Step 3: Run a 20-amp, GFCI protected circuit.
Run a dedicated 20-amp GFCI circuit to your thermostat location. Prior to closing up any walls, I install a wire pull string from the thermostat box, down the wall cavity, and through a notched section of the 2×4 wall shoe plate. After the wallboard is installed the string will be used to pull the cold lead and floor sensor wire up the wall to the thermostat location.
Step 4: Install wood sleepers.
Using wood strips 1/4- to 3/4-in. thick and 2 inches wide, install strips at 12- to 16-in. intervals when using the Warmup system. Leave a 2-in. gap at alternate ends of the strips for heating wires to cross from one section to the next.
Step 5: Install the fixing strips.
Use hot glue, nails or screws to secure the strips to the floor with a minimum 3-in. distance from the walls and permanent fixtures.
Step 6: Install the heating system.
Starting at the closest point on the floor to the thermostat, tape the joint to the subfloor.
Lace the heating cable on the fixing strip and run it back and forth in parallel to the wood sleepers until all the sections are filled in.
Step 7: Install the temperature sensor probe.
Place the probe wire containing the capped sensor evenly between two runs of heating cables at least 12 inches from the wall into the heated area. At no time should the probe wire cross the heating cable.
Step 8: Embed the heating system using leveling compound.
When the heating system is completely installed, apply a mixture of modified latex thinset compound over the entire heating system. Use a scrap board to spread and level the thinset to the top of the sleepers. Leveling compounds/thin-set/adhesive MUST contain latex compounds and capable of withstanding temperatures of up to 140°F (60°C) when used with underfloor electric heat systems.
Step 9: Install the hardwood flooring.
When the leveling compound has cured, install the hardwood flooring by attaching it to the wood sleepers only. Use caution not to damage the wires with your fasteners.
Step 10: Program the thermostat.
Program the thermostat to a maximum of 81°F (26.5°C) to avoid drying out the wood or causing warping. The thermostat must be regulated by a floor probe positioned between the heating cables. Note the Warmup 4IE thermostat does this automatically when selecting Wood Floors in the menu.
Editor’s Note: Robert Robillard is principal of a carpentry and renovation business located in Concord, Massachusetts, and editor of the blog, A Concord Carpenter, www.AConcordCarpenter.com.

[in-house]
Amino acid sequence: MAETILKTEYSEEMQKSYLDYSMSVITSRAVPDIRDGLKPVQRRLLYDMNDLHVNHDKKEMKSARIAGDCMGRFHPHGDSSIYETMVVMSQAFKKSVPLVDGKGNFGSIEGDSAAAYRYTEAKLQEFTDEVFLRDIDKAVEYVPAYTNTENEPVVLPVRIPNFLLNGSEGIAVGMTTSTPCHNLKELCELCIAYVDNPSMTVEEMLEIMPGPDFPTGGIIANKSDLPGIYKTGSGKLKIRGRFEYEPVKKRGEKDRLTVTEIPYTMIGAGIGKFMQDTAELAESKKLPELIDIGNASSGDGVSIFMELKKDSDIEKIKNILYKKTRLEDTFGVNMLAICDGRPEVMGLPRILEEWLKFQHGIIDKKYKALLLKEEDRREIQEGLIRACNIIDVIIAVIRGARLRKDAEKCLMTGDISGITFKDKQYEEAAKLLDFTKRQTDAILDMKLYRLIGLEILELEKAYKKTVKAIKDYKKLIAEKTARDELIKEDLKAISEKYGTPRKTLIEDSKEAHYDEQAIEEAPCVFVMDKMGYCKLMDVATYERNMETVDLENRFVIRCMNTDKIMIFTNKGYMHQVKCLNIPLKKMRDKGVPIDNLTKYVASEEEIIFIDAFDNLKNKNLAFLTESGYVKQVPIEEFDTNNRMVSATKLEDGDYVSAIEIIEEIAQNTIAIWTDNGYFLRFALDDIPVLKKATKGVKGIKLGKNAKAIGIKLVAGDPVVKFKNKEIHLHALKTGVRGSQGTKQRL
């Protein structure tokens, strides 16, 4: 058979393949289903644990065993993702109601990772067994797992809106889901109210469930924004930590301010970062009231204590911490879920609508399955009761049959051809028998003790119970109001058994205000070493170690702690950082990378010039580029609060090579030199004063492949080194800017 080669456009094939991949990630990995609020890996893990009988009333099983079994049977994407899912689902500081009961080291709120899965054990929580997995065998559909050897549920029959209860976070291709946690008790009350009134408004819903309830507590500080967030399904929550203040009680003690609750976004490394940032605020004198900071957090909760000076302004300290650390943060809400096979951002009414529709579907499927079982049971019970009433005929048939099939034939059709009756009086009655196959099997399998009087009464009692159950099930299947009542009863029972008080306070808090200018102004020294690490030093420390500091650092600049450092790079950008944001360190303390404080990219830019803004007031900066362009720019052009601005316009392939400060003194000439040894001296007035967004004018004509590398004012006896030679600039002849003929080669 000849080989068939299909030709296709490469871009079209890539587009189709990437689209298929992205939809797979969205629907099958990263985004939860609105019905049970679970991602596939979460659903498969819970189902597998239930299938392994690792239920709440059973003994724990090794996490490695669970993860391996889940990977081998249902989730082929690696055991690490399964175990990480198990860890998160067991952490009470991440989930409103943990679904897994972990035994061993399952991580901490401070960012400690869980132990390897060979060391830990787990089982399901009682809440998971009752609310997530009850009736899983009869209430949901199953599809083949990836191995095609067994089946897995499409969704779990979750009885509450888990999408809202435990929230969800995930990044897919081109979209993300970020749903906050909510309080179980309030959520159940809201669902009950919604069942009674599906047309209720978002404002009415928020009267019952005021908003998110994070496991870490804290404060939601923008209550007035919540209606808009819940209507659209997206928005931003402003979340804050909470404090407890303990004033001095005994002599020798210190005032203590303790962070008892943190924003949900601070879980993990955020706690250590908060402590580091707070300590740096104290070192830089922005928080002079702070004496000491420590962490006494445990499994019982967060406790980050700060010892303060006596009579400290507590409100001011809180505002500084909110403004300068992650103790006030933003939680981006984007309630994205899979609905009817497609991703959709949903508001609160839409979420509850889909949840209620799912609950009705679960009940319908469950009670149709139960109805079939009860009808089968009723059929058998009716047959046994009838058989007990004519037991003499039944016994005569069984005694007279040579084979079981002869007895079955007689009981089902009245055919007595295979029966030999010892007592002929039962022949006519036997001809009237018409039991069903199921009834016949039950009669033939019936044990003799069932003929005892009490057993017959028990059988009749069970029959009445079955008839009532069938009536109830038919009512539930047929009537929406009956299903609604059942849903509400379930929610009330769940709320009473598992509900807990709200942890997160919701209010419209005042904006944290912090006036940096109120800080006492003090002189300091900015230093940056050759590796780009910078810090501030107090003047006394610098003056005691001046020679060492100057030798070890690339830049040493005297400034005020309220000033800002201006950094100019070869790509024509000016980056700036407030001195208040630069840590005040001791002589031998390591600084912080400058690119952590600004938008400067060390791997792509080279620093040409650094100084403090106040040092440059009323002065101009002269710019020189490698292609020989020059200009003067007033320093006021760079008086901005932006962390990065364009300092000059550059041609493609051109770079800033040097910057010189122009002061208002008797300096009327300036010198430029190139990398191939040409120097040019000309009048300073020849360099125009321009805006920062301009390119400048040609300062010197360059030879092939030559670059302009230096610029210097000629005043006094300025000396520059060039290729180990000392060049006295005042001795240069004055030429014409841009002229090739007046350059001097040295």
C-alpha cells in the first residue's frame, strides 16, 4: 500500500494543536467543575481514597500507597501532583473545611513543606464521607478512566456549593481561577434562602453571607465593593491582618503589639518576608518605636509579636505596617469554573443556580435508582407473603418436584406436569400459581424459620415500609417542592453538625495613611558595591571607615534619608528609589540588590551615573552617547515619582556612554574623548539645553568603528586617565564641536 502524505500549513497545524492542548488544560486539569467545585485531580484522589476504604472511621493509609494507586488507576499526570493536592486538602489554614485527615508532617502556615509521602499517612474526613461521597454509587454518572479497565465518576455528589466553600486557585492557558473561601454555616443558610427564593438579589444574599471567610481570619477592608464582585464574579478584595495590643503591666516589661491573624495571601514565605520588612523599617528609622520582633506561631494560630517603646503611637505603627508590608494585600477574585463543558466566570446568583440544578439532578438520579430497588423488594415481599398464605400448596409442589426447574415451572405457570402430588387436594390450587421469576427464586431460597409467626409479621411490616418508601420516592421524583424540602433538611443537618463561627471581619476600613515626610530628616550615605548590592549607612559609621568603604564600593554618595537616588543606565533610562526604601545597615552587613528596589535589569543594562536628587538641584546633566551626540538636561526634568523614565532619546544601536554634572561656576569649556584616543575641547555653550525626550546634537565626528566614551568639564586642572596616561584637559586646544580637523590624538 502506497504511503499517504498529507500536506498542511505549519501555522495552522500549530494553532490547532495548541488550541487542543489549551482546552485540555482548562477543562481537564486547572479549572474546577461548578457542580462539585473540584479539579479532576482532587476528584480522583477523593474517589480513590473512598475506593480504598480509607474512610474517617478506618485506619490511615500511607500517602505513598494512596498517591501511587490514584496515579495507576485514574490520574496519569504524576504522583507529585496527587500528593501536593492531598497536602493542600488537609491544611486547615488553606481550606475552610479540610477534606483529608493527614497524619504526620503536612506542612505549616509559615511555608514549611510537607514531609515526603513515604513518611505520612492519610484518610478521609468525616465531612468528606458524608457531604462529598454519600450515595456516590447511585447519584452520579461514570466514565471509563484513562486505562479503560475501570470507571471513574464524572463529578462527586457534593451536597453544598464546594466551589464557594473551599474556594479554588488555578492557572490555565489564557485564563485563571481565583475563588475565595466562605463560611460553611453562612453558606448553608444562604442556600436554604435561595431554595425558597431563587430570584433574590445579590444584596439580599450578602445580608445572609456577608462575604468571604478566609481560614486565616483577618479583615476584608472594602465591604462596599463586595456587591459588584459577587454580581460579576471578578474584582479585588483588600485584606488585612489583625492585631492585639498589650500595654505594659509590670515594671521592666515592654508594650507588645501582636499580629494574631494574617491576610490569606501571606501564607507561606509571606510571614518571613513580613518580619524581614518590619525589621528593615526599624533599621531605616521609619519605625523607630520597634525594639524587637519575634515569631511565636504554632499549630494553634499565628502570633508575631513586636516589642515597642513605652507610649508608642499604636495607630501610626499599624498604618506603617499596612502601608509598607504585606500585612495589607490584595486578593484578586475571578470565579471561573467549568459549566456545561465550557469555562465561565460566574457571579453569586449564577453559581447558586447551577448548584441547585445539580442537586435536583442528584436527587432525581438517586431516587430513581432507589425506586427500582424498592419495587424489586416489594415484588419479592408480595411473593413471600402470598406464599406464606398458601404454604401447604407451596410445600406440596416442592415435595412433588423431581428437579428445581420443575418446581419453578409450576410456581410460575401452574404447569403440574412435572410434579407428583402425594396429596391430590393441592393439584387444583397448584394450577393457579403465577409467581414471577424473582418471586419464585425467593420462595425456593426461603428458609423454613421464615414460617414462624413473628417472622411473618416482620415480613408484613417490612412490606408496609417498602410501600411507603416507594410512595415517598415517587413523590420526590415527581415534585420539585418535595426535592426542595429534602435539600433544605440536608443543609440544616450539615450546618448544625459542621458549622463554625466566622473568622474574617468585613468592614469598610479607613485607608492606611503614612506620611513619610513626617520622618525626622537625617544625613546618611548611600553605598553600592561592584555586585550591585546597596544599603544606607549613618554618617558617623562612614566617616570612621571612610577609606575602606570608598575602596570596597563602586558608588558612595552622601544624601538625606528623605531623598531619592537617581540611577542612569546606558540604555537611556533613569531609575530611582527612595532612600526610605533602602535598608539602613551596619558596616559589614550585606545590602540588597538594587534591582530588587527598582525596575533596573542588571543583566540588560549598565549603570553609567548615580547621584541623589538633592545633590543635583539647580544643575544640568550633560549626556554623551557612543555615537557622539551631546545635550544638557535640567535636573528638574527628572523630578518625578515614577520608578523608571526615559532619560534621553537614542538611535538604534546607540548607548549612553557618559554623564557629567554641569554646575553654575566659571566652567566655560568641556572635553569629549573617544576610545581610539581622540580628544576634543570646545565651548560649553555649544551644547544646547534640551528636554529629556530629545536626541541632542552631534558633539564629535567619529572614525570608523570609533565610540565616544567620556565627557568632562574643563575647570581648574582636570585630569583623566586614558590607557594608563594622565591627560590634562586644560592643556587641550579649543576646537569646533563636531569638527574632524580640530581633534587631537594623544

Side Note One
SnapStone Floating Tile Floors
Since 2005, SnapStone porcelain tile floors have been cutting installation time in half, thanks to its innovative interlocking tray system. Developed in Omaha, Nebraska, this patented floating tile floor system features a real porcelain tile permanently bonded to a polymer tray that “snaps” together with the tile tray next to it, eliminating the need for messy mortar, thinset and spacers. The SnapStone installation process is as easy as Prep, Snap, Grout. After ensuring the subfloor is flat, clean and dry, SnapStone can be installed and grouted within a day. A SnapStone floor installation requires only two things: a SnapStone tile and SnapStone’s flexible urethane grout. Perfect for the both the first time DIY’er and seasoned tile contractors alike, a SnapStone floor is suitable for most rooms in the home. Matching raw tile, bullnose and nine grout colors finish off the floor and |room as well. The SnapStone system can be installed over most existing subfloors, such as vinyl, hardwood, laminate or cement. It can also be laid over plywood in a new construction. With three tile collections and nearly 50 colors, you’re sure to find a beautiful floor for your home. Visit www.snapstone.com.
Side Note Two
The FastStone+ product line is real stone obtained from quarries around the world and split from real slate. Each piece results in different color hues, which means the raw surface of slate and the interchanging colors of each stone layer are absolutely unique. FastStone+ consists of a thin layer of natural stone with a polyester resin with glass fiber (backing) and bonds with 3M PE foam tape peel and stick adhesive. FastStone+ tiles are easily installed using standard woodworking tools, and can be cut with hand shears, with no special stonemason skills required. It is truly the first “DIY” stone product available on the market today. The product is currently available in four colors and five tile sizes: 3″x6″, 6″x6″, 6″x9″, 12″x12″ and 12″X24″ and are sized to fit together to create unique patterns. FastStone+ offers unlimited possibilities for interior walls (flat or curved), backsplashes, feature walls, fireplace surrounds, partition walls, food service counters, furniture etc. Visit faststoneplus.com.